Long Road Home – Are We Invisible? | Album Review

Long Road Home – Are We Invisible? 

SongCraft Records


11 tracks; 48 minutes

Long Road Home’s debut album, Are We Invisible? (2023), strikes as a powerful, guitar-heavy blues rock album, with occasional notes of jazz and soul. Strong lyrics permeate the album, with social consciousness, love, heartbreak, and hardship painted throughout in a release of entirely original material. 

The band formed in 2022, composed of friends who had toured and recorded together in different iterations since the late 1970’s. 

The opening track “Long Road Home” sets the tone of the album with a heavy, blues rock sound that harkens Stevie Ray Vaughan. Lee Morrell provides rock steady drums, while Steve Summers displays an impressive guitar solo, with muscle, and Mike Sebbage sings about “going from town to town”, making his way back to his lover. 

Among the strongest tracks on the LP, “What They Call the Blues”, starts with funky grooves and a lovely strangeness. Delicious guitar notes are simply delicious. The track slowly simmers, a clear raw expression from the soul that is smooth and goes down easy. Sebbage sings with emotion, “When you need somebody like a flower needs the sun, do you begin to wonder if it is the same for everyone?” Summers lets out inescapable moans and groans from the guitar, with blistering pace and feeling.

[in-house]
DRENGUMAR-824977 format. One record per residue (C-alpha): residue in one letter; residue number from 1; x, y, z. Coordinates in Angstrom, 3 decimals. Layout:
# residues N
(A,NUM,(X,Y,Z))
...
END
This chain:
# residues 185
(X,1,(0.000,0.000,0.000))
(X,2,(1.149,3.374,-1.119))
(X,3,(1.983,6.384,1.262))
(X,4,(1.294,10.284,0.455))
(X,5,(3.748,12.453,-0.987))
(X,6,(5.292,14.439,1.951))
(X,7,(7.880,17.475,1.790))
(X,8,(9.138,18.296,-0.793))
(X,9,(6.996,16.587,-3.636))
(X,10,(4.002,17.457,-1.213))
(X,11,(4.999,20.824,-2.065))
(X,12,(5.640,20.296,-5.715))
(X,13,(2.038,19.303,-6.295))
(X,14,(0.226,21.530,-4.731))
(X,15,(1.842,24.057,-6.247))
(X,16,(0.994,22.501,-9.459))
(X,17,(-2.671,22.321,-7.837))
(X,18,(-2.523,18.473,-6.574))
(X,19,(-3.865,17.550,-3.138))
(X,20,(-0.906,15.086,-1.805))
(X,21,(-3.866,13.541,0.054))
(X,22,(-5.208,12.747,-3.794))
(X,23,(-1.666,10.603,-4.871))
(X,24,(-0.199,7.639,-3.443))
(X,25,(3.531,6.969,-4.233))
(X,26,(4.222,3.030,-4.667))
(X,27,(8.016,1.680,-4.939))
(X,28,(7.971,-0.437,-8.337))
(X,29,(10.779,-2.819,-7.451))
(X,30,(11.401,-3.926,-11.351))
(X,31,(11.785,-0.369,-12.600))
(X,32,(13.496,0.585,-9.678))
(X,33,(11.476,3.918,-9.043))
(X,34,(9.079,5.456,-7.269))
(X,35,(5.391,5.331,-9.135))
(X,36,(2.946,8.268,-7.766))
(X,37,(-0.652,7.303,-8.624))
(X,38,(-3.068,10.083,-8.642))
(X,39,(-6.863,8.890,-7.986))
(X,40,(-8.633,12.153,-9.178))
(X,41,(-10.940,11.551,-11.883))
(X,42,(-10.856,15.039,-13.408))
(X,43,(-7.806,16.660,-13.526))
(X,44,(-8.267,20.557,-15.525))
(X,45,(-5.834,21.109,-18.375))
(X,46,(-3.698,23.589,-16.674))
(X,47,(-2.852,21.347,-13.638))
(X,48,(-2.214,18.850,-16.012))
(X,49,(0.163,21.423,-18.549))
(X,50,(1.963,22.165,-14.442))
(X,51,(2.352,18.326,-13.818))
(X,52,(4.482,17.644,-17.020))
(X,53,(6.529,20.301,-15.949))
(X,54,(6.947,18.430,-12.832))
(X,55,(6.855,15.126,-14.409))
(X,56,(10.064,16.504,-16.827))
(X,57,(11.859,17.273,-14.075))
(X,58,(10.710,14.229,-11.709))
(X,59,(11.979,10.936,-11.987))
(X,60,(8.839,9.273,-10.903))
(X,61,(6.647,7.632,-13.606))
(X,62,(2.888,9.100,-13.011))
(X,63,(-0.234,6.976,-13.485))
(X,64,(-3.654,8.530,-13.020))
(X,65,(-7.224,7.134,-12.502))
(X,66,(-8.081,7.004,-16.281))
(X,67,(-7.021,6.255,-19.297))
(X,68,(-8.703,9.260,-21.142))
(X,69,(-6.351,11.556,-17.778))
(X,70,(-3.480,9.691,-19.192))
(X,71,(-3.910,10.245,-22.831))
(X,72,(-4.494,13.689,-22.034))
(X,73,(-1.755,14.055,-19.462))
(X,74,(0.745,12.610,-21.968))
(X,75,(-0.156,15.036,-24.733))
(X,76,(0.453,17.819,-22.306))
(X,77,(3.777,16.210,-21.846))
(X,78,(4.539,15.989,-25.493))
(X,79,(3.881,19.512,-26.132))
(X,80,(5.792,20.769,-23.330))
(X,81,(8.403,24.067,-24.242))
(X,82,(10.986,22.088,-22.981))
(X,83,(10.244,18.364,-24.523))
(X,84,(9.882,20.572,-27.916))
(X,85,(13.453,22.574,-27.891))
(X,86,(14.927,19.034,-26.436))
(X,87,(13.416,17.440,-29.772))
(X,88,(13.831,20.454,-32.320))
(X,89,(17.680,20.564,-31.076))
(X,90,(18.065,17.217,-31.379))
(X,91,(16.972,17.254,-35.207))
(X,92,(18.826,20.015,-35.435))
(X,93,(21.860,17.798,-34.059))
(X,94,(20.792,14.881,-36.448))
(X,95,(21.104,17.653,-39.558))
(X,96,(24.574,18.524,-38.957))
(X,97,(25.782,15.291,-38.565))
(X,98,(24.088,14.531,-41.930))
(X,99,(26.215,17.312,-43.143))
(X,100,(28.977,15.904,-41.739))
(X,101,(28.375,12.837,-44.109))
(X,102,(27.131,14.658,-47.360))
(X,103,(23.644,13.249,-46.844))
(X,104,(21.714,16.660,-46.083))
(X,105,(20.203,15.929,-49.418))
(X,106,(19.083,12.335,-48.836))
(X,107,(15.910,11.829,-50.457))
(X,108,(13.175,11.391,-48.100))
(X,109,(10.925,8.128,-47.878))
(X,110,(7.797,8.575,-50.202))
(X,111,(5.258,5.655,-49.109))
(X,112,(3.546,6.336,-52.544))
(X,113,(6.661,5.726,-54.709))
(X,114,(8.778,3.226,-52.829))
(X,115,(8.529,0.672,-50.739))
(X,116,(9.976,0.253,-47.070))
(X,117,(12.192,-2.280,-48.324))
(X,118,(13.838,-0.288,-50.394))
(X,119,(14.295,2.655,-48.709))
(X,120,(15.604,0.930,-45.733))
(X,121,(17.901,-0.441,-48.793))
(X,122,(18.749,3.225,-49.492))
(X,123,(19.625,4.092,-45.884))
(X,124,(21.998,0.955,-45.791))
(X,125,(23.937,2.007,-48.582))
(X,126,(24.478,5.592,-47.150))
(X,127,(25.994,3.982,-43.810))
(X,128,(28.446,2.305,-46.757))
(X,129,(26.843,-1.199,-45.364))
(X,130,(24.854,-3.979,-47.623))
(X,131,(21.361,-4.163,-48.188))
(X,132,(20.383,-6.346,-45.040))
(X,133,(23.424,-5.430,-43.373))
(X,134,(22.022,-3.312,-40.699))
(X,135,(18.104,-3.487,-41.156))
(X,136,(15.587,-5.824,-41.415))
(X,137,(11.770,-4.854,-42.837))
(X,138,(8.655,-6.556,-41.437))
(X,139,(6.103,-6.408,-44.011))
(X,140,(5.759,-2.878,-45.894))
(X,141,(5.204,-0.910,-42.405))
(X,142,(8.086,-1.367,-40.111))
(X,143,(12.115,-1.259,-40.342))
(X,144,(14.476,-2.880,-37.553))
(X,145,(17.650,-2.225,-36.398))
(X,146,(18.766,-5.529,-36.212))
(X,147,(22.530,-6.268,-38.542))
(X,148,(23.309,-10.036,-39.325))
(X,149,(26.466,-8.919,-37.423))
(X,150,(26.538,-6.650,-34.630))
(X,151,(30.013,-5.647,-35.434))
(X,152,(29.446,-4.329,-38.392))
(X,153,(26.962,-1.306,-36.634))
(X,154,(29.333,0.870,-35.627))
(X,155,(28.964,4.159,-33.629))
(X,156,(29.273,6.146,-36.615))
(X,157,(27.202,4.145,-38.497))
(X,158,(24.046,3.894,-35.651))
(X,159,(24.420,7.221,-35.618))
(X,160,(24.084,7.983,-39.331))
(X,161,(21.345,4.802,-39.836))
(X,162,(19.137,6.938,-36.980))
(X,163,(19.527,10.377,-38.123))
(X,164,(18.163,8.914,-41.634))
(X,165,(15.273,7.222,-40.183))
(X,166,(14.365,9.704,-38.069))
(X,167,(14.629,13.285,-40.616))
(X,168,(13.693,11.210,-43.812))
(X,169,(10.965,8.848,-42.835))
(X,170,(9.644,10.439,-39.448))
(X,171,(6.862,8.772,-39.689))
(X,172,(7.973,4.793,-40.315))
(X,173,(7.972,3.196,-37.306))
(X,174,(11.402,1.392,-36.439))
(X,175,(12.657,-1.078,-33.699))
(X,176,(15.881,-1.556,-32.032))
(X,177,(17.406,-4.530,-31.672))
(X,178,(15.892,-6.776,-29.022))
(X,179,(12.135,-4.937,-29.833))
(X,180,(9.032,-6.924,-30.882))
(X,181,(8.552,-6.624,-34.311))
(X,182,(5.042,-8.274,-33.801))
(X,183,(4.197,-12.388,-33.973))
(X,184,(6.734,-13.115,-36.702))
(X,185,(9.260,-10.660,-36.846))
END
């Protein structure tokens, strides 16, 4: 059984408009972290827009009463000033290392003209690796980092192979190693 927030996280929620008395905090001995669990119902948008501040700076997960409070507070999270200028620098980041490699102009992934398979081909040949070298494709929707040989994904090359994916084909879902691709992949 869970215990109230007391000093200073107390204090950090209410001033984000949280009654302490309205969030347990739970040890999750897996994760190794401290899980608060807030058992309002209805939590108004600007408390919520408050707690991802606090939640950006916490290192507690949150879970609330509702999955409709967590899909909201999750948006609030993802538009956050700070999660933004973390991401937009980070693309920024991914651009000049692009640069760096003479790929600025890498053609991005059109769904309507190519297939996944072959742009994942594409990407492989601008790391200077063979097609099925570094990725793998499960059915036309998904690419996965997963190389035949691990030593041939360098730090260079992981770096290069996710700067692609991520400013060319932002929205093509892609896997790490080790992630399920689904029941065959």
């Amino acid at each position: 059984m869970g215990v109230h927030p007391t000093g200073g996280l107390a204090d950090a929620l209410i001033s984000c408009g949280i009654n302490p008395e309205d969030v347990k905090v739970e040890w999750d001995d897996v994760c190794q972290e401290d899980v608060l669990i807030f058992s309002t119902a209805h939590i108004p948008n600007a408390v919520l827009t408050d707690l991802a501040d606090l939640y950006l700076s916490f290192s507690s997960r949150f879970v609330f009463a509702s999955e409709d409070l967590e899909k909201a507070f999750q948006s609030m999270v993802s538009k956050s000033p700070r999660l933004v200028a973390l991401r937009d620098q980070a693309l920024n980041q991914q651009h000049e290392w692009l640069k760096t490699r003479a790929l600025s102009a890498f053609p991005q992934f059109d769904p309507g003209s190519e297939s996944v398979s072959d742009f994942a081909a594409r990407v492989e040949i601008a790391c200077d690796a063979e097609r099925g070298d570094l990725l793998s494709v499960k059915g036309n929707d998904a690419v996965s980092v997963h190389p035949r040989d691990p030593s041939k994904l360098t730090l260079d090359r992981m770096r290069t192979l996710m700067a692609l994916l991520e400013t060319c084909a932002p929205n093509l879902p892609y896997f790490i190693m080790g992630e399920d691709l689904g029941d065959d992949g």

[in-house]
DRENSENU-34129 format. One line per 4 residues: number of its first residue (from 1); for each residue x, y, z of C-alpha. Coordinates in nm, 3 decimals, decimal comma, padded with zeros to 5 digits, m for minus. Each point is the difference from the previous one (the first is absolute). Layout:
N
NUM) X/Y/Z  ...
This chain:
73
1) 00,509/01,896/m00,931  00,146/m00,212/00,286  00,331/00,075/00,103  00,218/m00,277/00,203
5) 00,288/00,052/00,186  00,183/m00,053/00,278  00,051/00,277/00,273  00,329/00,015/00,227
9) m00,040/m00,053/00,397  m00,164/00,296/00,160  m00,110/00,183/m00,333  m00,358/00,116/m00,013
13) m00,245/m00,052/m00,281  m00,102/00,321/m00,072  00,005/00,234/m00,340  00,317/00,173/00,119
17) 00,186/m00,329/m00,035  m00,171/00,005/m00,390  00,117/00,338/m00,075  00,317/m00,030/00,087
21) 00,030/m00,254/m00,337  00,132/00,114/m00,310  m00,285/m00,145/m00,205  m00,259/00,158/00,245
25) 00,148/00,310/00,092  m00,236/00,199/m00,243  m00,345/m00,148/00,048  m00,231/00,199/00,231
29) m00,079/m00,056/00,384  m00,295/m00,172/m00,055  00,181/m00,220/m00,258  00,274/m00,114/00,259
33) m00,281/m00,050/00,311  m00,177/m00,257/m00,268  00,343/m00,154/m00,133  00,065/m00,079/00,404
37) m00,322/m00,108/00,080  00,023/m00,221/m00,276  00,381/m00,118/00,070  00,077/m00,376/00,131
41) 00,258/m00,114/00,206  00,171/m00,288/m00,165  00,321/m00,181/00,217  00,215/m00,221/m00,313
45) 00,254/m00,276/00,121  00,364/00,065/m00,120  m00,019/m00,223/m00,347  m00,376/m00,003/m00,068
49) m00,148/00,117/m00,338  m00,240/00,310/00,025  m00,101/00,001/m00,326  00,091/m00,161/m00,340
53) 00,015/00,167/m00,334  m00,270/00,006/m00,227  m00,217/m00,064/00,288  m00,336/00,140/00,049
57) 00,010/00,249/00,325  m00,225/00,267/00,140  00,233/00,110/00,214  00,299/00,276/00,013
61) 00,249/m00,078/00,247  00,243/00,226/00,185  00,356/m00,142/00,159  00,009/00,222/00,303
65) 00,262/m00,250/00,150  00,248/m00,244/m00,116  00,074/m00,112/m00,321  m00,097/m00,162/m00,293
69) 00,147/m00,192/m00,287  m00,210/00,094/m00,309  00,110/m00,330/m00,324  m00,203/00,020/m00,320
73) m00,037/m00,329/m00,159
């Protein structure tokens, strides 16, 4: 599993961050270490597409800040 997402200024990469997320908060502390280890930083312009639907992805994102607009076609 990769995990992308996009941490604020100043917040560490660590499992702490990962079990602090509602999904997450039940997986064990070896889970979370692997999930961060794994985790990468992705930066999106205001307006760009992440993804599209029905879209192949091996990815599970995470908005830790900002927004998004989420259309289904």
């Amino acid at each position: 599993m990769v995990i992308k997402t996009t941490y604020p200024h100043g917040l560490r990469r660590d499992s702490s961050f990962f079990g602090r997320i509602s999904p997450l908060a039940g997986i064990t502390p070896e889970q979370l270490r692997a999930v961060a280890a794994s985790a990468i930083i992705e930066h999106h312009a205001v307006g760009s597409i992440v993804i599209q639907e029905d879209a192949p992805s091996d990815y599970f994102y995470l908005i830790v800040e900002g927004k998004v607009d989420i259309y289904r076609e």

Omnipresent drums take the lead on “I Don’t Belong Here”, with groovy guitar along the lines of early Red Hot Chili Peppers drenched in funk. Written by Sebbage and Summers, the song contains surreal lyrics, about not belonging and a “life turned upside down.” Ian Salisbury enters a realm of his own on keyboards, in a universe dominated by funk. Summers’ journey on guitar is no less strange and exciting. Morell, as elsewhere, provides a steady core on drums. 

The titular track of the album “Are We Invisible?” is an homage to the downtrodden and unseen, like the poor and the homeless. The keyboard and guitar project a slow, haunting groove as Sebbage proclaims “We are the people you cannot ignore. The ones you scrape up off the floor… are we invisible?” It is both a condemnation of how those with privilege and power act to the less fortunate (“I find it unforgivable.”) and a message of empowerment. The guitar and keyboards howl out in pain, as the band calls for people to “open up your eyes.” 

Sweet and savory guitar kicks off “Whispering Rain”, demanding attention on one of the best tracks on the album. Sebbage’s’ voice is never better than here, low scarred, and yet with a touch of sweetness, of honey, calling out “Whispering rain. Don’t come here no more. Stay away from my door.” This track serves patient, bubbling blues, with guitar accents throughout and Summers’ straining, wallowing voice, giving a forceful plea. 

“Gone Gone Gone” is the song of a broken hearted man learning to move on, after learning a lesson of love the hard way – “Your cheating ways brought me nothing but pain. You lie and steal… Now the time has come for me to live again.” Saucy keyboard accompanies buzzing guitar, creating a sound quite like the Black Keys at their bluesiest. 

Deep, gnarly guitar graces the beginning of “I Lose Again”. Salisbury’s keyboards are irresistibly groovy and Summers shows himself to be a guitar virtuoso in a distorted, thick style, with lots of texture. 

While not every song hits, and some come across as slightly cheesy or repetitive, Long Road Home delivers a solid release with Are We Invisible?, driven by heavy guitar, groovy keyboard, and authentic storytelling. The songwriting should be commended. Blues fans can only hope the group is working on their second release. 

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